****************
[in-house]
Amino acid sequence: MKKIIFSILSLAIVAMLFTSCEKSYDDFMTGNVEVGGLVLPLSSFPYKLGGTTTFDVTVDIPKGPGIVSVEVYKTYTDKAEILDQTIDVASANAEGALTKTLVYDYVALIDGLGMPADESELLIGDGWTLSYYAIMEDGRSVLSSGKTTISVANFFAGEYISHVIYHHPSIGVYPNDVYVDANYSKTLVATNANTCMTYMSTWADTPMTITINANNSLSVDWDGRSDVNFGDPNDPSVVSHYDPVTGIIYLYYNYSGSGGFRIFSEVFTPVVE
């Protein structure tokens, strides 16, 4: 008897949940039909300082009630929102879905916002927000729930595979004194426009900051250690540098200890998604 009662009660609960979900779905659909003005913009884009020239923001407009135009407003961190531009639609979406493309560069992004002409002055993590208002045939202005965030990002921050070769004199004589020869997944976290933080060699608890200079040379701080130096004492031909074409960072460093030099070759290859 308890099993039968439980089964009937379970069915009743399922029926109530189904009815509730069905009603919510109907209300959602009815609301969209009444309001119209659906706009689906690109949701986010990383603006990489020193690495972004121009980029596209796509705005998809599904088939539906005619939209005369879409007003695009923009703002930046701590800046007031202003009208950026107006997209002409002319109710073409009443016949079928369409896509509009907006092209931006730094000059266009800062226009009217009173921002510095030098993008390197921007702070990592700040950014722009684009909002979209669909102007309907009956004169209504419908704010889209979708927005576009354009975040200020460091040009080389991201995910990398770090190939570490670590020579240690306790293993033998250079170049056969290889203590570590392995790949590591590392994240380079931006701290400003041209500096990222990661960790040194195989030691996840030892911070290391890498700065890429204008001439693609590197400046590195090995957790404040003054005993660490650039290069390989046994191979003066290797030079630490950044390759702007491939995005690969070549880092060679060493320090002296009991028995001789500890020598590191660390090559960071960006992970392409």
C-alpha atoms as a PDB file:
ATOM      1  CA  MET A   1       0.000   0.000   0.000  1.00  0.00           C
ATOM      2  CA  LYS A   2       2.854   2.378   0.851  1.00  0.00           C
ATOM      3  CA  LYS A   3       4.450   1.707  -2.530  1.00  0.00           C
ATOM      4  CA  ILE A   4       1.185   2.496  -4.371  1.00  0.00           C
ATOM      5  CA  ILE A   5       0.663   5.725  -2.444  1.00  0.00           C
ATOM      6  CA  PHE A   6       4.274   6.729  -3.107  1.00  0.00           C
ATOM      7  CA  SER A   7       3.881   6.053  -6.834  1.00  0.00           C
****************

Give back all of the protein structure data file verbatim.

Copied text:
[in-house]
Amino acid sequence: MKKIIFSILSLAIVAMLFTSCEKSYDDFMTGNVEVGGLVLPLSSFPYKLGGTTTFDVTVDIPKGPGIVSVEVYKTYTDKAEILDQTIDVASANAEGALTKTLVYDYVALIDGLGMPADESELLIGDGWTLSYYAIMEDGRSVLSSGKTTISVANFFAGEYISHVIYHHPSIGVYPNDVYVDANYSKTLVATNANTCMTYMSTWADTPMTITINANNSLSVDWDGRSDVNFGDPNDPSVVSHYDPVTGIIYLYYNYSGSGGFRIFSEVFTPVVE
């Protein structure tokens, strides 16, 4: 008897949940039909300082009630929102879905916002927000729930595979004194426009900051250690540098200890998604 009662009660609960979900779905659909003005913009884009020239923001407009135009407003961190531009639609979406493309560069992004002409002055993590208002045939202005965030990002921050070769004199004589020869997944976290933080060699608890200079040379701080130096004492031909074409960072460093030099070759290859 308890099993039968439980089964009937379970069915009743399922029926109530189904009815509730069905009603919510109907209300959602009815609301969209009444309001119209659906706009689906690109949701986010990383603006990489020193690495972004121009980029596209796509705005998809599904088939539906005619939209005369879409007003695009923009703002930046701590800046007031202003009208950026107006997209002409002319109710073409009443016949079928369409896509509009907006092209931006730094000059266009800062226009009217009173921002510095030098993008390197921007702070990592700040950014722009684009909002979209669909102007309907009956004169209504419908704010889209979708927005576009354009975040200020460091040009080389991201995910990398770090190939570490670590020579240690306790293993033998250079170049056969290889203590570590392995790949590591590392994240380079931006701290400003041209500096990222990661960790040194195989030691996840030892911070290391890498700065890429204008001439693609590197400046590195090995957790404040003054005993660490650039290069390989046994191979003066290797030079630490950044390759702007491939995005690969070549880092060679060493320090002296009991028995001789500890020598590191660390090559960071960006992970392409």
C-alpha atoms as a PDB file:
ATOM      1  CA  MET A   1       0.000   0.000   0.000  1.00  0.00           C
ATOM      2  CA  LYS A   2       2.854   2.378   0.851  1.00  0.00           C
ATOM      3  CA  LYS A   3       4.450   1.707  -2.530  1.00  0.00           C
ATOM      4  CA  ILE A   4       1.185   2.496  -4.371  1.00  0.00           C
ATOM      5  CA  ILE A   5       0.663   5.725  -2.444  1.00  0.00           C
ATOM      6  CA  PHE A   6       4.274   6.729  -3.107  1.00  0.00           C
ATOM      7  CA  SER A   7       3.881   6.053  -6.834  1.00  0.00           C